Surveys show only 33% of the public are concerned about climate change, and only 18% alarmist. The issue is lower in priority than other seeming threats. A problem for public understanding is that climate change science is complex – not simple cause and effect with self evident outcomes. We cannot fully explain the relationship between and the extent of natural and anthropogenic variations in the atmosphere. The public think that computational modelling which underlies projections is only a technical tool thought up for the occasion; they do not understand the universal use of modelling to project likely consequences. A mitigation strategy must seek to meet emission targets, minimize costs, and maximize energy security. The policies which would enable us to meet these aims should include economic incentives, freedom to use all technical means, and full transmission to the public of the need to stop the misuse of resources. But we must be positive about the future, not simply fearful and negative.
Speakers agreed that it was vital to get children to understand the issues in climate change and discuss the actions needed to meet objectives. The Inquiry certainly proposed to involve schools. Children could not only pressure parents but could themselves imagine how things might be done differently, and how actions might improve life, not threaten it. But we need to be careful about how they are taught and the basis of their understanding. We must not attempt to tell teachers how to teach, but they must be able to appreciate the scientific method, the analytical tools that are used and the importance of exploring unexpected relationships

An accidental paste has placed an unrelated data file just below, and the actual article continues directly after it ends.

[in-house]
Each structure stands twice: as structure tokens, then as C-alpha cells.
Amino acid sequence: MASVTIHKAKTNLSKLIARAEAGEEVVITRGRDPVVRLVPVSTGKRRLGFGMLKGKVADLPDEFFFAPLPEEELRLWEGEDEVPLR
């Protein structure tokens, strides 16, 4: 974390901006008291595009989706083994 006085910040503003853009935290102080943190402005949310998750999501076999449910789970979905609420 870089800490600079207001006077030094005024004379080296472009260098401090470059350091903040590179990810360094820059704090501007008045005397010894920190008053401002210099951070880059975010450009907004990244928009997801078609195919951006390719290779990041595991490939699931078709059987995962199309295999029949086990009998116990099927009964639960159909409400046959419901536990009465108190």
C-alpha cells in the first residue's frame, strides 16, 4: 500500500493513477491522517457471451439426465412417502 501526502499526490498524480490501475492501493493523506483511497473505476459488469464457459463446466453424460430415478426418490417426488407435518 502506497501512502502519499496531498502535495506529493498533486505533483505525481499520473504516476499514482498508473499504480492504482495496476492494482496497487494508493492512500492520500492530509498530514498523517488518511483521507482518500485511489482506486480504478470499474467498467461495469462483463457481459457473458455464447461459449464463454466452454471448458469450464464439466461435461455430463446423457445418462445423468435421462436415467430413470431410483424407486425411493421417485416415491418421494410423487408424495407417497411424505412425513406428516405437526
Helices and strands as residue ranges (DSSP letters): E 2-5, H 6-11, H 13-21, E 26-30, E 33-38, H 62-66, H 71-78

The role of the media was also raised. How much time should be spent attempting to educate them and rebutting the inevitable publicity generated by sceptics? Was the BBC, with its remit of fair coverage, too lenient with sceptics? Sceptics must be answered, but politely. Rancour and exaggeration would backfire, and result in loss of confidence in arguments.
The Scotsman today:
Prof Boulton said he had been open about having worked at the School of Environmental Sciences at UEA between 1968 and 1986.
“Since then, I have had no professional contact with the University of East Anglia or the Climatic Research Unit,” he said. He added tha that he had “declared my current view of the balance of evidence: that the earth is warming and that human activity is implicated. These remain the views of the vast majority of scientists who research on climate change in its different aspects”.
But he added: “As a sceptical scientist, I am prepared to change those views if the evidence merits it. They certainly do not prevent me from being heavily biased against poor scientific practice, wherever it arises.”